LONDON (Reuters Life!) - Calling people fat rather than obese would be more likely to motivate them to lose weight, according to Britain’s public health minister.
Doctors and health workers are too worried about using the term “fat,” Anne Milton said, but doing so could help encourage people to take personal responsibility for their lifestyles.
“If I look in the mirror and think I am obese I think I am less worried (than) if I think I am fat,” Milton, a former nurse, told the BBC. “At the end of the day, you cannot do it for them. People have to have the information.”
The UK has one of the highest obesity rates in Europe, and the level has been steadily rising over the last 10 years. In 2008, almost a quarter of adults and 14 percent of children were classified as obese, according to the Department of Health.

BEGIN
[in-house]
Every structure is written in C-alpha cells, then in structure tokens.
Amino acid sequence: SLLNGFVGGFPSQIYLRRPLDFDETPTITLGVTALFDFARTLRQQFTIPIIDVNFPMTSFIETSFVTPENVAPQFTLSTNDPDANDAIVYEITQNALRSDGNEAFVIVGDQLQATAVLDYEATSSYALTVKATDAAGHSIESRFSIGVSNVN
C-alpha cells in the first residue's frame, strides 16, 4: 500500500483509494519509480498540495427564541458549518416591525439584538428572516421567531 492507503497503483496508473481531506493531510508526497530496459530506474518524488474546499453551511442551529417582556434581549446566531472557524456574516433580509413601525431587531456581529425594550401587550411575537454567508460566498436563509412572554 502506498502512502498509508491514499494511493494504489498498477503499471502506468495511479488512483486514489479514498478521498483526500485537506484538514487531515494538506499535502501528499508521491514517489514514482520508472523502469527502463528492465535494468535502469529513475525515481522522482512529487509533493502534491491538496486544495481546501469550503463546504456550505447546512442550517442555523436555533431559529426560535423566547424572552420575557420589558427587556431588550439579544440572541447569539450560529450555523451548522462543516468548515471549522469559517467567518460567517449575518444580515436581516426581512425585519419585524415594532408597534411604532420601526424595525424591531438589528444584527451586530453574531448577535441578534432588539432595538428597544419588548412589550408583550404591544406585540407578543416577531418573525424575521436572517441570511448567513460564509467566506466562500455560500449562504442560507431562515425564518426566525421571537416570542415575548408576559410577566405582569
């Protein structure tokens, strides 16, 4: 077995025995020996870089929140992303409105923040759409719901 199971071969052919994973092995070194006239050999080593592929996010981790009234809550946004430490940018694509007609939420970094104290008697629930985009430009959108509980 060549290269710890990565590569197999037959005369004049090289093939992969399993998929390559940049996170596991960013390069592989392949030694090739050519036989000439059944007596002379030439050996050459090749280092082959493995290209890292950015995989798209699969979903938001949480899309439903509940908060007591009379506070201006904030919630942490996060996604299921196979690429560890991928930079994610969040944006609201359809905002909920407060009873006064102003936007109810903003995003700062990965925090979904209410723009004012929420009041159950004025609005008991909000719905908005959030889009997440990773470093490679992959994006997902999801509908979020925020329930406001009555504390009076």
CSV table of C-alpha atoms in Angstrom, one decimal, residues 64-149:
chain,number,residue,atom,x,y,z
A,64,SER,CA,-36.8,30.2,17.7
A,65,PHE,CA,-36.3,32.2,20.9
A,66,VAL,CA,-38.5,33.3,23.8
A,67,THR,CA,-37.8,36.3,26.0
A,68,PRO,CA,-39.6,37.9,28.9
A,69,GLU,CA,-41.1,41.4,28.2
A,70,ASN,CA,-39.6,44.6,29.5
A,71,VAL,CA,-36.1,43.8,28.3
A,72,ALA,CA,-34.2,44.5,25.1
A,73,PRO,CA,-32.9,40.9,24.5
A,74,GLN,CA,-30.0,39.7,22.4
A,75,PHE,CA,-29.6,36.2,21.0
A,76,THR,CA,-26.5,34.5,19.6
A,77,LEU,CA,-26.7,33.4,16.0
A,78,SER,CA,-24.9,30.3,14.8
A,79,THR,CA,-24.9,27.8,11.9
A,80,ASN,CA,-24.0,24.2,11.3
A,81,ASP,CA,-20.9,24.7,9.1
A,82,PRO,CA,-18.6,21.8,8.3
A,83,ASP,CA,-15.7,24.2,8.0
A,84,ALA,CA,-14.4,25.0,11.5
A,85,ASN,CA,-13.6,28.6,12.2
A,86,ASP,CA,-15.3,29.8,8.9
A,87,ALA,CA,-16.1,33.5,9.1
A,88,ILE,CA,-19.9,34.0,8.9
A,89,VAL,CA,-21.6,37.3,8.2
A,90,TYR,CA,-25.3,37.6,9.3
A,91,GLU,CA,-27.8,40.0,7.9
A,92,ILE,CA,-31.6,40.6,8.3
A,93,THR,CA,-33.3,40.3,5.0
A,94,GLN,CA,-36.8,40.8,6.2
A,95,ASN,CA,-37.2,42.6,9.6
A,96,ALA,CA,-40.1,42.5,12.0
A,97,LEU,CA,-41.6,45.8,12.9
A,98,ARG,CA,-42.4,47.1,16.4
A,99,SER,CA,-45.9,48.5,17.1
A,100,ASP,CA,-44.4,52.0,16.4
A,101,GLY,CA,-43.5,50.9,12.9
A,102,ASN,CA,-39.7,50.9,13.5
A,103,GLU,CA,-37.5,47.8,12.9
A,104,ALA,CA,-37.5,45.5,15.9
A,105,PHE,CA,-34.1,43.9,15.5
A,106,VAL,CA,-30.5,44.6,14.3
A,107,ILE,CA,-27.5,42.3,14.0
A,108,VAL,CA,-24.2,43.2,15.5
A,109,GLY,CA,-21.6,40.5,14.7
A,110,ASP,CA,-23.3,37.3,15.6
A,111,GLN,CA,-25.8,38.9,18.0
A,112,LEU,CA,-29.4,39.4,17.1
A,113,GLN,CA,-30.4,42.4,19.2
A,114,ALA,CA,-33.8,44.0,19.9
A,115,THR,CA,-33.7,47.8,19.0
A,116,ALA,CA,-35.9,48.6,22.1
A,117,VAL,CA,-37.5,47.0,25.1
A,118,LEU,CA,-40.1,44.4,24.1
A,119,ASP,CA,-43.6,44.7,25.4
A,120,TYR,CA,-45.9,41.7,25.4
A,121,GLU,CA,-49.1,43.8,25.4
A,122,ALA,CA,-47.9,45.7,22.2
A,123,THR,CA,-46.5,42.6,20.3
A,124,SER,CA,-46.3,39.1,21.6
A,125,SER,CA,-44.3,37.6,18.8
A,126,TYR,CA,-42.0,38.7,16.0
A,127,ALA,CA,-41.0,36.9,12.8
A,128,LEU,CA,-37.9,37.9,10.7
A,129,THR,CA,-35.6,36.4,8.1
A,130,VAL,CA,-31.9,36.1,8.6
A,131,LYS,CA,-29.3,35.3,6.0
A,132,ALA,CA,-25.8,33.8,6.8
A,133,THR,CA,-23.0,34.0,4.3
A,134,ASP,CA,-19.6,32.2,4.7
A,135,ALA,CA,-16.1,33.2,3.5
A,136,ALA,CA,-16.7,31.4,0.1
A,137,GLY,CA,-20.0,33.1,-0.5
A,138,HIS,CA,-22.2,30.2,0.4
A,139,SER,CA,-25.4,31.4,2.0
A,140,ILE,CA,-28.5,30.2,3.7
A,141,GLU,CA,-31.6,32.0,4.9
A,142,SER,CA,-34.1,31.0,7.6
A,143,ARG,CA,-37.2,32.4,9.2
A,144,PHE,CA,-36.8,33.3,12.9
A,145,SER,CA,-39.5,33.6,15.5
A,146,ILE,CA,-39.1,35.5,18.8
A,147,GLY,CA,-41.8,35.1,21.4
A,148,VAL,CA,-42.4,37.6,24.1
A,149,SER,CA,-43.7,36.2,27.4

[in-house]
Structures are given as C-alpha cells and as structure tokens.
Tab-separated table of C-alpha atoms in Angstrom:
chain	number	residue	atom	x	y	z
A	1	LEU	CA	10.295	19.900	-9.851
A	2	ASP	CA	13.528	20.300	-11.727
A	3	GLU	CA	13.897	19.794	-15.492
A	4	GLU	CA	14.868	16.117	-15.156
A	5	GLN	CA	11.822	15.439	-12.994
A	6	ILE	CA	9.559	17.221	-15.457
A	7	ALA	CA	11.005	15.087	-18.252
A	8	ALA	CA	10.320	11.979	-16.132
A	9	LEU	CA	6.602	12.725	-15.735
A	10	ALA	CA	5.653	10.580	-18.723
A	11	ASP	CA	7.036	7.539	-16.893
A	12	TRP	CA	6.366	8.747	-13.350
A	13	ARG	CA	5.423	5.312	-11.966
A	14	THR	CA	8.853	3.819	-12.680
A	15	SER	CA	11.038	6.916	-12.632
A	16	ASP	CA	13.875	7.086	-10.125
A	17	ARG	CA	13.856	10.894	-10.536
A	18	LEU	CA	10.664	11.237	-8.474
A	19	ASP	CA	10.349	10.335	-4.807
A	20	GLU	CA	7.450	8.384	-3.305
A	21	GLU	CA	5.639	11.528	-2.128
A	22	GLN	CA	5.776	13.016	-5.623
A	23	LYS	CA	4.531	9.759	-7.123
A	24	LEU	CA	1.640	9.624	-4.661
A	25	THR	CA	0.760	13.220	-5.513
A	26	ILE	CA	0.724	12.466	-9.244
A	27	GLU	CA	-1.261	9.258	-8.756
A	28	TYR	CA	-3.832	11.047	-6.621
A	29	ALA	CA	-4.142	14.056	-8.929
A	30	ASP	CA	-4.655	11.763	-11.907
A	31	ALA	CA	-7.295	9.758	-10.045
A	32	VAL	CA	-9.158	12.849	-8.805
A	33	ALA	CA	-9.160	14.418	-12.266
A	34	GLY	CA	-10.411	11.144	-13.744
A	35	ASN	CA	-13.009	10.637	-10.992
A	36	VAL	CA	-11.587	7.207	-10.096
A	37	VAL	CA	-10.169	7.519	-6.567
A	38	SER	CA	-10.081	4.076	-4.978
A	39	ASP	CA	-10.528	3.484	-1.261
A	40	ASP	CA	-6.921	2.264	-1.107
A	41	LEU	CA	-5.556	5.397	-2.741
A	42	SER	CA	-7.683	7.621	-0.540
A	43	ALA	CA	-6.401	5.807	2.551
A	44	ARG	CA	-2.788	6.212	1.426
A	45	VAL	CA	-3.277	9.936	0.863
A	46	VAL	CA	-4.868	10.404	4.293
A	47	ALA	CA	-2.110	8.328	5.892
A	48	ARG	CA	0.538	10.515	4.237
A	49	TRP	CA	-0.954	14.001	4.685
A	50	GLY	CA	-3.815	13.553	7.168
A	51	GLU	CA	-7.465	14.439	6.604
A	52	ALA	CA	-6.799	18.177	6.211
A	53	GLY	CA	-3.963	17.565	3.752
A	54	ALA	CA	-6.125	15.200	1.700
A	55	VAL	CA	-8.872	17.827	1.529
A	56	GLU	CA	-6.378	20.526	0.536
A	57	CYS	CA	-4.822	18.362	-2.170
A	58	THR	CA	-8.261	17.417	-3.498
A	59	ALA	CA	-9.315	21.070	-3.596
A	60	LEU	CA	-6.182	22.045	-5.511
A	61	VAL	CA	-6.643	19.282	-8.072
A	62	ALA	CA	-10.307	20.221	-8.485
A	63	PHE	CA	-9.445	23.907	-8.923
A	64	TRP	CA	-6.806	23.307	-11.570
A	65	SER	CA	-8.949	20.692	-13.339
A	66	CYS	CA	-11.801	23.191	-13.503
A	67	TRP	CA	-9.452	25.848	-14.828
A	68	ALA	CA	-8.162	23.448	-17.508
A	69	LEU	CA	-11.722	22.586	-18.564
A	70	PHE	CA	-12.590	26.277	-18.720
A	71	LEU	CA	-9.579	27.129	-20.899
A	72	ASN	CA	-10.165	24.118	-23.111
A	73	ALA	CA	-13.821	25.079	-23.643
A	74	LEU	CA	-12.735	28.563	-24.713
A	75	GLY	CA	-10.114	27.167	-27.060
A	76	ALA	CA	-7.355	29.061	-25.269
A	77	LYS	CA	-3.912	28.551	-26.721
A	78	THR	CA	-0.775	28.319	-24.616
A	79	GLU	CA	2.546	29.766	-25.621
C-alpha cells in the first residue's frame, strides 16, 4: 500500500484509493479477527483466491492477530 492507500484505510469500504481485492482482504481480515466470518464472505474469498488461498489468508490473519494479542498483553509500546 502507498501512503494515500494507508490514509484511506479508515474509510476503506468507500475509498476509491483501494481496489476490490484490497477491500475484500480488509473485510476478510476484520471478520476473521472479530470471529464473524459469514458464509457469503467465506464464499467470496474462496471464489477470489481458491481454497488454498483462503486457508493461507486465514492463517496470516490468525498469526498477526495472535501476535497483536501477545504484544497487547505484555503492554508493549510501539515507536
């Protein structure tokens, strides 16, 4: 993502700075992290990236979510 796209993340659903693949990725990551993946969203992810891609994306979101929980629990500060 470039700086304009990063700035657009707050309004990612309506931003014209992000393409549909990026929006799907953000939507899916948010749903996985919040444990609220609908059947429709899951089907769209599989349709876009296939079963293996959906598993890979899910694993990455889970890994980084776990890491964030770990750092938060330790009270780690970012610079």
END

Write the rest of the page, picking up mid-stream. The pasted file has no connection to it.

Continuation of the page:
While Steve Field of the Royal College of General Practitioners welcomed Milton’s comments, saying doctors need to be more honest with patients rather than telling them what they want to hear, some health groups warned against using the term.
“People don’t want to be offensive. There is a lot of stigma to being a fat person,” said Lindsey Davies, president of the UK Faculty of Public Health, which represents public health professionals.
“Obesity is something that happens to people rather than something they are.”
Reporting by Kylie MacLellan; Editing by Steve Addison
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